Egyptian stocks made hesitant overall gains on Wednesday as delays in the formation of the country's new government and the coming of Ramadan put the brakes on trade.
The benchmark EGX30 traded in the red for much of the day, only inching 0.02 per cent up to 4,819.5 points in the session's final minutes. The broader EGX70 edged a scarcely-better 0.17 per cent.
"Investors are hesitant and playing it safe, they are unsure what's going to happen in the political arena," said Mostafa Badra, a Cairo-based market expert.
"The day's modest performance has taken us back to the state of the market before the presidential elections."
Total turnover was a mild LE204.67 million ($33.7m), significantly less than the level to which is soared just after the Muslim Brotherhood's Mohammed Morsi was confirmed as Egypt's new president in late June.
That market rally tailed off after a week, with the stock exchange returning to the doldrums in which it lay in spring: one day modestly up, the next slightly down. Despite this, the EGX30 has gained some 33 per cent since the beginning of 2012.
Analysts say the latest wrangles between Morsi and Egypt's military government over the status of parliament, and delays in the announcement of the country's new prime minister and cabinet, have made investors wary.
The holy month of Ramadan, which begins 20 July and sees the exchange cut back its trading hours, is going to bring a more predictable, seasonal slump in trade.
From the day's 162 traded stocks, 49 gained in value and 90 declined with the remainder holding steady.
Seeing the heaviest trade was the Commercial International Bank, responsible for LE36 million of the day's turnover, which slipped 0.17 per cent.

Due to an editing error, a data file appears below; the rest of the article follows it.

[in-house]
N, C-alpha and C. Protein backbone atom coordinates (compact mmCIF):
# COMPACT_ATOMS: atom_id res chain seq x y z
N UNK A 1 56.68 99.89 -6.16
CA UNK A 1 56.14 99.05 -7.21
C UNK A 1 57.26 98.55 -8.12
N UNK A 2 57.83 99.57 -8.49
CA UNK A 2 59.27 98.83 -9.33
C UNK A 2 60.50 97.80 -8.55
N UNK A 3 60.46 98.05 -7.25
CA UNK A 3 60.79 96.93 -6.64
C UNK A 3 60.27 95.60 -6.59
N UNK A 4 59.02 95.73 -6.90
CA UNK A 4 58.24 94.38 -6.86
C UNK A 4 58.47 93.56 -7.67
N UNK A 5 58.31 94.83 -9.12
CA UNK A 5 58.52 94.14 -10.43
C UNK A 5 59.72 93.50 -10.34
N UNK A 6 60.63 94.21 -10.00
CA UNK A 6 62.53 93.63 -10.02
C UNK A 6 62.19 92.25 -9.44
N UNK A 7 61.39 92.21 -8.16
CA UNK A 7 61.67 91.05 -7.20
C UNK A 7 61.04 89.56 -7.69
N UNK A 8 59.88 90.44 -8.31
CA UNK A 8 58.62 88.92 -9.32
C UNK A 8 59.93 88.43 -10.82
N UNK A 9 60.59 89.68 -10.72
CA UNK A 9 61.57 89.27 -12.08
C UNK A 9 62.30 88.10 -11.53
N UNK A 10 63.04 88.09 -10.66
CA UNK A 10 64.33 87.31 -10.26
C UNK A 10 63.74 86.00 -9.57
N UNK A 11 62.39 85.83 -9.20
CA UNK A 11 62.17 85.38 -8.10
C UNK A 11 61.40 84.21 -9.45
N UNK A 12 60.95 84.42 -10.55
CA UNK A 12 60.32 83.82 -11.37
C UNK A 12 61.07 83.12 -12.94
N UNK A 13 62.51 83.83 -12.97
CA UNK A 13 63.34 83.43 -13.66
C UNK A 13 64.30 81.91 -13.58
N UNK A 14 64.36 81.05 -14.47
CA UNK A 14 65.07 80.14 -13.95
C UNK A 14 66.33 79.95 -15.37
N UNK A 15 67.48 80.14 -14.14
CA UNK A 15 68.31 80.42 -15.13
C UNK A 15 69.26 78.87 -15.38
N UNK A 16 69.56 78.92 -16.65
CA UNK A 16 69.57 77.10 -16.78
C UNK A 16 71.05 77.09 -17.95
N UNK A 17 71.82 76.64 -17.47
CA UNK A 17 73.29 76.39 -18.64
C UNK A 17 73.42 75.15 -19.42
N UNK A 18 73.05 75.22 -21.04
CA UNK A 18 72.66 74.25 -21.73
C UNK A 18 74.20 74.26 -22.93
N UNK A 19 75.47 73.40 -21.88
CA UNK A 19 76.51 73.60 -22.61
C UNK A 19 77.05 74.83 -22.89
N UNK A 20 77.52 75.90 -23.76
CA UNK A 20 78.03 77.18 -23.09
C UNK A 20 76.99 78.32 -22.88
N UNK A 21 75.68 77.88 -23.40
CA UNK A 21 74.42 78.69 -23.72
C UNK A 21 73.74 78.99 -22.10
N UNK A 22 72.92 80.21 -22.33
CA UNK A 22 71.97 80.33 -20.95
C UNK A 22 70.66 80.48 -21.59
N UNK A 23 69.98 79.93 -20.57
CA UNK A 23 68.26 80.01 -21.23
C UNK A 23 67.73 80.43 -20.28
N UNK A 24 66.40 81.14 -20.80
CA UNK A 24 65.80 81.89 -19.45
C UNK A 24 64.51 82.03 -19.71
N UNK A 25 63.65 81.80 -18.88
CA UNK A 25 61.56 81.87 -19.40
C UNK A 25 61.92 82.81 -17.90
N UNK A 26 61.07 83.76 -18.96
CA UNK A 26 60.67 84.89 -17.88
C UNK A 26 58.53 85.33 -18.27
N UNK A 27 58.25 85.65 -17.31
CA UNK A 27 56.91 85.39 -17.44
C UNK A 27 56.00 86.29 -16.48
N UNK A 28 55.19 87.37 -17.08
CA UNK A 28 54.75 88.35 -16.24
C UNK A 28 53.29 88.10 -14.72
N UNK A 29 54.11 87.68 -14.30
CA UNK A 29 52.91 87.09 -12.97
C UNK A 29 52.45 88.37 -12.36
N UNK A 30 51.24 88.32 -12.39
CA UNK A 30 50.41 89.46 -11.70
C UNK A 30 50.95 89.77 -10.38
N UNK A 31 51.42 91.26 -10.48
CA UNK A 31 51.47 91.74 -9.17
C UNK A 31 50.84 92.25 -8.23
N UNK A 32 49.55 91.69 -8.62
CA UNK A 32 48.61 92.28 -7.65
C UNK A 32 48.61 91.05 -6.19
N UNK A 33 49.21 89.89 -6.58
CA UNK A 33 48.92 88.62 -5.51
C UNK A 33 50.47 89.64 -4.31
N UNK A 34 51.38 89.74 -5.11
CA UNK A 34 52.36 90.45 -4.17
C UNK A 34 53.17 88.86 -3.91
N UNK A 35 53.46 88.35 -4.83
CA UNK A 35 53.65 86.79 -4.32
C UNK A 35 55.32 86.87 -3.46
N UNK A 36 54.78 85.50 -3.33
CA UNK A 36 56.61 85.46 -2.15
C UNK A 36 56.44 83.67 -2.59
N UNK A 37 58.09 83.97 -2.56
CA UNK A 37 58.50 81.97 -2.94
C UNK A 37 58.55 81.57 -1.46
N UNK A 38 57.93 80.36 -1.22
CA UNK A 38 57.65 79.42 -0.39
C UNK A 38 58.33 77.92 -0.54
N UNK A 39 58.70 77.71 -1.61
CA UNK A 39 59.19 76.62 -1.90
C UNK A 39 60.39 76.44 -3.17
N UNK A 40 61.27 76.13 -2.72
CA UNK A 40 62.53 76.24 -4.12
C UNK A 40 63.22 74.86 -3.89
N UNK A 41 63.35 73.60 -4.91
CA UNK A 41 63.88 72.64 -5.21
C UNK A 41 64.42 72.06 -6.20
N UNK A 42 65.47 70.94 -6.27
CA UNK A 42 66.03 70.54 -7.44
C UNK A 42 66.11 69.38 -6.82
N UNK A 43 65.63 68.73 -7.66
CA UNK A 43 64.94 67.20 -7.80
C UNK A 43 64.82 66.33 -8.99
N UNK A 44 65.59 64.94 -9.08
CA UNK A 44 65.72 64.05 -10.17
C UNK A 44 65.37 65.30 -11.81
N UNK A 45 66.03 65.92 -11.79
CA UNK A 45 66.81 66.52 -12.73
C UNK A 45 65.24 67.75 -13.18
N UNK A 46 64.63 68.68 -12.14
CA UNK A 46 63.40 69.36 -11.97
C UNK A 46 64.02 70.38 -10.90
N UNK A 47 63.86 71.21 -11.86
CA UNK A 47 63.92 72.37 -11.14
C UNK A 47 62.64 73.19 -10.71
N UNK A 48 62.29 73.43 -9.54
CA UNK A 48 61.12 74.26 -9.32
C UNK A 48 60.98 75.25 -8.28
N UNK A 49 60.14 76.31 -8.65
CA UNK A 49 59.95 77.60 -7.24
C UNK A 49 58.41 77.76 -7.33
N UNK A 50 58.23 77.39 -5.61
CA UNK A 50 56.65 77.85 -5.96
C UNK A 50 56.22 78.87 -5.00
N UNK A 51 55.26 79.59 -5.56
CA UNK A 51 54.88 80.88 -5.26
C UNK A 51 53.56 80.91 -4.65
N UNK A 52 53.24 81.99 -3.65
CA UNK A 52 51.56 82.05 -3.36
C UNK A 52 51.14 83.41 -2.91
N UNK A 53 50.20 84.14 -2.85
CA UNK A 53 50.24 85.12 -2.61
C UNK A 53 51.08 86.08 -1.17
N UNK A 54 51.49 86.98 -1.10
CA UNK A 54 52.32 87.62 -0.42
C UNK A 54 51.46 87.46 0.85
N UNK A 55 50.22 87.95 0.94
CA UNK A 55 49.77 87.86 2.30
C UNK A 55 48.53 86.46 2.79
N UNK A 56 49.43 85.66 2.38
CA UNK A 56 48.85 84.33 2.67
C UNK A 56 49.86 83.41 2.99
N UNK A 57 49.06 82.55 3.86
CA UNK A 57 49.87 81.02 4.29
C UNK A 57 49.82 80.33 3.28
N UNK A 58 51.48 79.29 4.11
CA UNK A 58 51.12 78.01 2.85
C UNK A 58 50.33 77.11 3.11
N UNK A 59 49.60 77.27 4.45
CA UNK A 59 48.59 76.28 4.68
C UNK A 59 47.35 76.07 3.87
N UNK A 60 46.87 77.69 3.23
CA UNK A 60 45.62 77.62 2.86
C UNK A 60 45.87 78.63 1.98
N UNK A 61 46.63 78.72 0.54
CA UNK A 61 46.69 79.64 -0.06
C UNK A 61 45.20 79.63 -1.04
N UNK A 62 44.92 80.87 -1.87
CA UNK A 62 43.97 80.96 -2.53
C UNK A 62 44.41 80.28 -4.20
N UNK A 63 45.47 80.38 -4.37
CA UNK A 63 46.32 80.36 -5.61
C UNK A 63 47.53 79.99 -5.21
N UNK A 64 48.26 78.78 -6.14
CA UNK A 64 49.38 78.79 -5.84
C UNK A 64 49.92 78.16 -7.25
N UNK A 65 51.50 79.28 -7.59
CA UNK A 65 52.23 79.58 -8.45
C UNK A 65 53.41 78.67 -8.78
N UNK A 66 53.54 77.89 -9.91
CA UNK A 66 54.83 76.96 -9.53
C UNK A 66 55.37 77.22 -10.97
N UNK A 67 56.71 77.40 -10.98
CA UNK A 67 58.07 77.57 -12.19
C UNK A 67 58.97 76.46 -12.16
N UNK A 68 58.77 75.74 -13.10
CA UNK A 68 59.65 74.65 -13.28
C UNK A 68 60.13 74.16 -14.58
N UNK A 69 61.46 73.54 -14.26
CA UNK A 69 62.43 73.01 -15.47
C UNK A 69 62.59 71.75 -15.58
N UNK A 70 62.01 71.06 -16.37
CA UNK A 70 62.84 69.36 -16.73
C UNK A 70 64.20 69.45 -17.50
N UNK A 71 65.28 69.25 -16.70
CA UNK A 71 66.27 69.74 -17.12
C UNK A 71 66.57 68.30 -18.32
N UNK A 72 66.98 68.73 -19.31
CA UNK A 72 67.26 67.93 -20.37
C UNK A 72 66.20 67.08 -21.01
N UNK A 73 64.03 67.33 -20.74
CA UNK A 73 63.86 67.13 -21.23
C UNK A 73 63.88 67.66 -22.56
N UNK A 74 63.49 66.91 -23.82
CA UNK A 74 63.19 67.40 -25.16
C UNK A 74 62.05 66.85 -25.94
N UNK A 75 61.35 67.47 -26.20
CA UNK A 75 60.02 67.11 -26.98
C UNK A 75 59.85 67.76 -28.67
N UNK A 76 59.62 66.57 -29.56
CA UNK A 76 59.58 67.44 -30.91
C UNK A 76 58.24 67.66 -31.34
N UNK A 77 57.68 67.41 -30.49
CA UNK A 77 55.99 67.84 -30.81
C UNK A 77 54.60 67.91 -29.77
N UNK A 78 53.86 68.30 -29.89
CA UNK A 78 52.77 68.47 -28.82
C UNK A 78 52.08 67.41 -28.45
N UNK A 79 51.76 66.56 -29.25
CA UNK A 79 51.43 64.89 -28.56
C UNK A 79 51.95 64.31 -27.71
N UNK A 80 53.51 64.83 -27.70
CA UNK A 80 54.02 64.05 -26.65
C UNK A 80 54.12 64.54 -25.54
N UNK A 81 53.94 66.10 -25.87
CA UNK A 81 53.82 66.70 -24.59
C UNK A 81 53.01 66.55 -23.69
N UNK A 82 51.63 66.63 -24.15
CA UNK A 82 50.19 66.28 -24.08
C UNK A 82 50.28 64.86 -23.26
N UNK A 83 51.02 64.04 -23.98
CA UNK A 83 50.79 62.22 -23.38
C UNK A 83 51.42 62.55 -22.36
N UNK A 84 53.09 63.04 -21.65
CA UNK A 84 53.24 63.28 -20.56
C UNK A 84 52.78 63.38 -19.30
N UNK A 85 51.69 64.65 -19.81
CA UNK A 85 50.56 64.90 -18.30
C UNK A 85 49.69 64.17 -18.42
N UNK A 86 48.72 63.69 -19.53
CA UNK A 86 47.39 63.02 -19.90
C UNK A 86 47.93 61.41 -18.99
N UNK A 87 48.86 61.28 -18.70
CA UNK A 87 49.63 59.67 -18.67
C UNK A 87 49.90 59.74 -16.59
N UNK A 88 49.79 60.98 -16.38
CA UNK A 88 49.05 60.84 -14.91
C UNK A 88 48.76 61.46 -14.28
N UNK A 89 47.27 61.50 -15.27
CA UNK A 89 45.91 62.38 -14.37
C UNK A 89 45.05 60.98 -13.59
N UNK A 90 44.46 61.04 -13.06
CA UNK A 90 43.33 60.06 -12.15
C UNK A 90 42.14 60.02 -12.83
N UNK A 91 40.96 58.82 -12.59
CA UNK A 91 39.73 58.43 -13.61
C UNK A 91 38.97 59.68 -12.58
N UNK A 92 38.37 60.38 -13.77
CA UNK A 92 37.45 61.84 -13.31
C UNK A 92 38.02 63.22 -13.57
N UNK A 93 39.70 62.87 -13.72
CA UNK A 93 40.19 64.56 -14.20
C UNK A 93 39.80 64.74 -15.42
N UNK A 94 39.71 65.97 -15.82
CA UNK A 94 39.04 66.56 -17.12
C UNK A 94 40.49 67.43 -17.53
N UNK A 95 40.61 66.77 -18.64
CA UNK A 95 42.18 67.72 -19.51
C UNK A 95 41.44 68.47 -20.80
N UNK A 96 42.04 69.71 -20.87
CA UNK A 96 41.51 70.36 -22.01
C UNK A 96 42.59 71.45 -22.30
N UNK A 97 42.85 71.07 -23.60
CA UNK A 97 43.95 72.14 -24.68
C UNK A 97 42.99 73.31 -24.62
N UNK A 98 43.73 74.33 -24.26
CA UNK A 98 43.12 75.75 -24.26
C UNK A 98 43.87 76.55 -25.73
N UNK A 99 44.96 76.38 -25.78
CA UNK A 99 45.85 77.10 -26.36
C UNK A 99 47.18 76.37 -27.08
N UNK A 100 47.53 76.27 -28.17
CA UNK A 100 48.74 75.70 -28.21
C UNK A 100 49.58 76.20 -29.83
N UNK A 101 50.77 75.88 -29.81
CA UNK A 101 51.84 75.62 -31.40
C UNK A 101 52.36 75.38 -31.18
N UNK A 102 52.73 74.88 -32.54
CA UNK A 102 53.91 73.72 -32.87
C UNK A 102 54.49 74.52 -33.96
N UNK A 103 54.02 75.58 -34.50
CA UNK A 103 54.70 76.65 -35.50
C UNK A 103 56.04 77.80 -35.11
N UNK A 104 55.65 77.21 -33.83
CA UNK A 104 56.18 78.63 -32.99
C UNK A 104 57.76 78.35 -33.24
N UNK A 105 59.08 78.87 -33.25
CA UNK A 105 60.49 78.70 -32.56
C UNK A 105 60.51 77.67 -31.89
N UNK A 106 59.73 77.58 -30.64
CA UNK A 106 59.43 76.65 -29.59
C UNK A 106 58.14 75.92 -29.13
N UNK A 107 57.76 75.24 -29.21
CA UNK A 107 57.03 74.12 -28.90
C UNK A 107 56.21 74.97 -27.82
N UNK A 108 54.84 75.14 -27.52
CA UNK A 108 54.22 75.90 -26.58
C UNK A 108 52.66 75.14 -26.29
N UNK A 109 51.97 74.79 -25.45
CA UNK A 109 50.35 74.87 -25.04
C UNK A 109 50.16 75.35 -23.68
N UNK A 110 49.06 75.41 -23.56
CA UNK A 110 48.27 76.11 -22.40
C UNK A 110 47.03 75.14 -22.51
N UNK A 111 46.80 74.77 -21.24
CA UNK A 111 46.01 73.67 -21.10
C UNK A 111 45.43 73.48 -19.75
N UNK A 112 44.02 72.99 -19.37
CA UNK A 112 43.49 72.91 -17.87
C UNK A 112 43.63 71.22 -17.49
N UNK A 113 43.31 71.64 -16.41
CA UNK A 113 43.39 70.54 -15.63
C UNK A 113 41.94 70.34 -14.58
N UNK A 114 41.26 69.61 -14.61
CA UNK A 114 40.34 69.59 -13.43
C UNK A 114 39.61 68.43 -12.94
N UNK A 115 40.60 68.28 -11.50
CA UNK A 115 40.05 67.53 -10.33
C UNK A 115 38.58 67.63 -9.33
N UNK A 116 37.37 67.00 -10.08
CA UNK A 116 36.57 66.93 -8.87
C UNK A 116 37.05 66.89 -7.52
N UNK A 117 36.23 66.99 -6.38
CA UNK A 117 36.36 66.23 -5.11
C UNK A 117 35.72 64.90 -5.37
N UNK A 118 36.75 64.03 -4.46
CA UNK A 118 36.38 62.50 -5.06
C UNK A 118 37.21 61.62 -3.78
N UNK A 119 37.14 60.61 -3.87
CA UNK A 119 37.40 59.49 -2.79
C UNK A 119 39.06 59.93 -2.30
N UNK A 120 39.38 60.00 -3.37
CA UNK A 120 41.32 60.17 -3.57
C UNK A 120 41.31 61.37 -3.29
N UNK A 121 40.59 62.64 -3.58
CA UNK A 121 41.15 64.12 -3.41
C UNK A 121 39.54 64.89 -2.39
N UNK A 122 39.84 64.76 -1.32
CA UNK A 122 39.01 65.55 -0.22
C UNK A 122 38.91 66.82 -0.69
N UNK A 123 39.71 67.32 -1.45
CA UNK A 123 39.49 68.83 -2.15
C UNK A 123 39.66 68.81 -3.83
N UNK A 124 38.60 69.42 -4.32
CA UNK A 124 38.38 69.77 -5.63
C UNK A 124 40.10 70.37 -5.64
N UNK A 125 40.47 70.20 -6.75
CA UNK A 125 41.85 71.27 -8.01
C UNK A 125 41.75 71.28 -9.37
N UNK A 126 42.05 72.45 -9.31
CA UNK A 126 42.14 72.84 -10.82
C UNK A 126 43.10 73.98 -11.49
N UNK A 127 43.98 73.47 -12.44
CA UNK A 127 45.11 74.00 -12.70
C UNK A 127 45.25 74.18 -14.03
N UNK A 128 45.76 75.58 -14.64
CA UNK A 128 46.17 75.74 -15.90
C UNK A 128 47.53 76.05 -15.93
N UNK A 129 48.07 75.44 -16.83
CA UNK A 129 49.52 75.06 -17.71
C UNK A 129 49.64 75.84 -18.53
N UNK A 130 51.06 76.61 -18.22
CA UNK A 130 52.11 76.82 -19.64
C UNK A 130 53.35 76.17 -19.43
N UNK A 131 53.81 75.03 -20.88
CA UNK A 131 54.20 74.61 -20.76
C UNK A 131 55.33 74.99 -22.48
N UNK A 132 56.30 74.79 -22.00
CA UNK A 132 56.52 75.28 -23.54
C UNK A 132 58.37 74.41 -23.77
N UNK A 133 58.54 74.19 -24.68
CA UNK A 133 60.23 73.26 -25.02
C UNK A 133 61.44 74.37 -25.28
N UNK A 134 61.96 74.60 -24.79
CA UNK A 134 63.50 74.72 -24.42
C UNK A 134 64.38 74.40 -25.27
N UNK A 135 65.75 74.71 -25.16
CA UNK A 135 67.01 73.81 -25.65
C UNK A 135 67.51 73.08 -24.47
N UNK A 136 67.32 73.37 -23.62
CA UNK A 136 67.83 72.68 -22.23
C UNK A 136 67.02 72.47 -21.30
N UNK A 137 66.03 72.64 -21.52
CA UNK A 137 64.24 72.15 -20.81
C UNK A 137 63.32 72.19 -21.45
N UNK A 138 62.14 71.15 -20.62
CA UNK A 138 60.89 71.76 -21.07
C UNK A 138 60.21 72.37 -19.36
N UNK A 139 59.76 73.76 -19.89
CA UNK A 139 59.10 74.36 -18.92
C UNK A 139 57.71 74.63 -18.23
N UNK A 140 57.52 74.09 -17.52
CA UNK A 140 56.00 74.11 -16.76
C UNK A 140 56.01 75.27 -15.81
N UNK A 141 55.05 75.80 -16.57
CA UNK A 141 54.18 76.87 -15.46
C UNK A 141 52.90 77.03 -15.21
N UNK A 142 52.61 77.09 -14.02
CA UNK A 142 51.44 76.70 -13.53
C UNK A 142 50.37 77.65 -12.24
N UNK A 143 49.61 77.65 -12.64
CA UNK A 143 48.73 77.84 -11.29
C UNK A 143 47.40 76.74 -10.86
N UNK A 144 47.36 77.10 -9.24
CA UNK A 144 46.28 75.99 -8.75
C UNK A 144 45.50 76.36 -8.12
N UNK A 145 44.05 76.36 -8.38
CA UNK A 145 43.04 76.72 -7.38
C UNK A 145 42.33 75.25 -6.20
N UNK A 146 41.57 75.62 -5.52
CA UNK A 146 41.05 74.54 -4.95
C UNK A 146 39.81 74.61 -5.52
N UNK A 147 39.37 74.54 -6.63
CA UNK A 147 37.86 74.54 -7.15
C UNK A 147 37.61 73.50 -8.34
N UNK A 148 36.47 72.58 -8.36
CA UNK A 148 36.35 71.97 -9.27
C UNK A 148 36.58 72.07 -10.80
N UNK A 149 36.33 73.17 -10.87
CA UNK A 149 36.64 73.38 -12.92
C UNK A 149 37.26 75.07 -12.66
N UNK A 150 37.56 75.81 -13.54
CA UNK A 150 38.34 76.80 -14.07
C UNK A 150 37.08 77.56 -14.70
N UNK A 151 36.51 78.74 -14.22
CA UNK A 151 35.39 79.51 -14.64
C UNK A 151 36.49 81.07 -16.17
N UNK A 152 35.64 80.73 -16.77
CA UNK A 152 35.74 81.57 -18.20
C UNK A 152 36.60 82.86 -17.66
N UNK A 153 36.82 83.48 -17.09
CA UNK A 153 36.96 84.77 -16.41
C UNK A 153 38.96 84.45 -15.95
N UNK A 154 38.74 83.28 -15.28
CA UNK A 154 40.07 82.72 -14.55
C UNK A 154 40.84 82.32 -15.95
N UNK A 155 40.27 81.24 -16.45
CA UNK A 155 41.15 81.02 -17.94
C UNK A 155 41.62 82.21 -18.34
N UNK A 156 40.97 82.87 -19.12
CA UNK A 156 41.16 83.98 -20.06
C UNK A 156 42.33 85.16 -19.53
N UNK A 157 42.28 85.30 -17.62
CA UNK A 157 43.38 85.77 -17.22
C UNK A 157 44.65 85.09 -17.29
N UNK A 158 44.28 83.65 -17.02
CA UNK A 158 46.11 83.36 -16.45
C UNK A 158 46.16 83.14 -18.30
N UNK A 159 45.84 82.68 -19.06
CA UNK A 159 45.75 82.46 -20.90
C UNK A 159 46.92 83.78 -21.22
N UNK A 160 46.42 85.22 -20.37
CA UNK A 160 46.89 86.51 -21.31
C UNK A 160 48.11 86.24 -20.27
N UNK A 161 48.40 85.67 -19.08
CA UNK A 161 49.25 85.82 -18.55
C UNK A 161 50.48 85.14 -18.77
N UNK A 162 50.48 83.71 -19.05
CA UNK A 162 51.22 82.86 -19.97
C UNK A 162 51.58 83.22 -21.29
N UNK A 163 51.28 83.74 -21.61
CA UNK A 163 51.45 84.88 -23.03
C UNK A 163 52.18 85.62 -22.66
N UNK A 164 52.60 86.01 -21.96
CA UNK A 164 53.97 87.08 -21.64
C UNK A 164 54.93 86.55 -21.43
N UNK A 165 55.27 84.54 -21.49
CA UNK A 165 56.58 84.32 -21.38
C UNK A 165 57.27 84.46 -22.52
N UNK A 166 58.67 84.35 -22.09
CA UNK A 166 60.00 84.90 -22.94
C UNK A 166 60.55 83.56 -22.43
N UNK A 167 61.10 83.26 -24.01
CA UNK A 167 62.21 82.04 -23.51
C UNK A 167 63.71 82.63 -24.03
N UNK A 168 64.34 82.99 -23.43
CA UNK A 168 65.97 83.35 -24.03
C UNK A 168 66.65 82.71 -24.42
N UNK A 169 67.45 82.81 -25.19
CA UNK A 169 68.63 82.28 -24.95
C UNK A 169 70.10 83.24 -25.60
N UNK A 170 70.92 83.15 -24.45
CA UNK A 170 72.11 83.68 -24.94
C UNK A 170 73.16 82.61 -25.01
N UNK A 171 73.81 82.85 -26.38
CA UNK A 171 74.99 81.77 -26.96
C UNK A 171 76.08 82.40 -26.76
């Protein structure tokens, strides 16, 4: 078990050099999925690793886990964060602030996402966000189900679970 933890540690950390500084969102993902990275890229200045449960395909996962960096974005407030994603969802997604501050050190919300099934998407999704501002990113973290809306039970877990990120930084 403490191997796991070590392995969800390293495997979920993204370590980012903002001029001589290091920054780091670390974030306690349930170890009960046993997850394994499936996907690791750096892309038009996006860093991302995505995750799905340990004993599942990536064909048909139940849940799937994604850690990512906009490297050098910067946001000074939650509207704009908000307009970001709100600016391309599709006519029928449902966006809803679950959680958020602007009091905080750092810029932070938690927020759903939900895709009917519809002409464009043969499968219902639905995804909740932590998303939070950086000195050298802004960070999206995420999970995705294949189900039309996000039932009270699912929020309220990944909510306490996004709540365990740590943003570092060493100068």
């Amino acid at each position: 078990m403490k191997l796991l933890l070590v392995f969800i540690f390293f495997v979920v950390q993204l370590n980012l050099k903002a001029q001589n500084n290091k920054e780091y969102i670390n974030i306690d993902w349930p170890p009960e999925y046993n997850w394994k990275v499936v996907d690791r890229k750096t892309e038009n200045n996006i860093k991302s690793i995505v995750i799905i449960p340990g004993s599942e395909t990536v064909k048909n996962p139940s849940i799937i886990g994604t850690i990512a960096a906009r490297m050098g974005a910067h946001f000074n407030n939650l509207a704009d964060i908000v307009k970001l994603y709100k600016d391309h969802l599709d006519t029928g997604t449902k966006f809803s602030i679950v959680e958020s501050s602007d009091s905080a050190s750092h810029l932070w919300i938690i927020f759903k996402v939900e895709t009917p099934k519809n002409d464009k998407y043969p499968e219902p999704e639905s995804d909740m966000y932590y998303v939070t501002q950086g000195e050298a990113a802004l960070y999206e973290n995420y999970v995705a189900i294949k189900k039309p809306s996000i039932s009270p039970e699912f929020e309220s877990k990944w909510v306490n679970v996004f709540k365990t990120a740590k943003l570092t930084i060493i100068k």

Further behind were fellow high-caps Citadel Capital, Telecom Egypt and OTMT. Each saw around LE22 million in trade, but slipped 0.68, 0.31 and 2.44 per cent, respectively.
It was financial institutions and real estate that were left to cushion the fall, with firms like Sixth of October Development (up a solid 1.4 per cent), the National Societe General Bank (which gained 0.58 per cent) and the Talaat Moustafa Group (rising 0.5 per cent) balancing the index.
Automobile assembler GB Auto was one of the day's biggest gainers, up a healthy 5.5 per cent.
Non-Arab foreigners were the day's biggest net-buyers, albeit by a thin margin of LE4.89 million. Egyptians, similarly, bought LE2.26 million more stocks than they sold, with other Arabs being the sole net-sellers.
Individual investors outranked institutions to account for 54 per cent of the market.
Wednesday's muted performance may be the first of many, suggested Badra, saying that current stasis when it comes to economic policy-making and foreign investment make it unlikely the market will see a major short-term boost.
"Given the current circumstances we can't be either very optimistic or very pessimistic over the stock market," Badra said.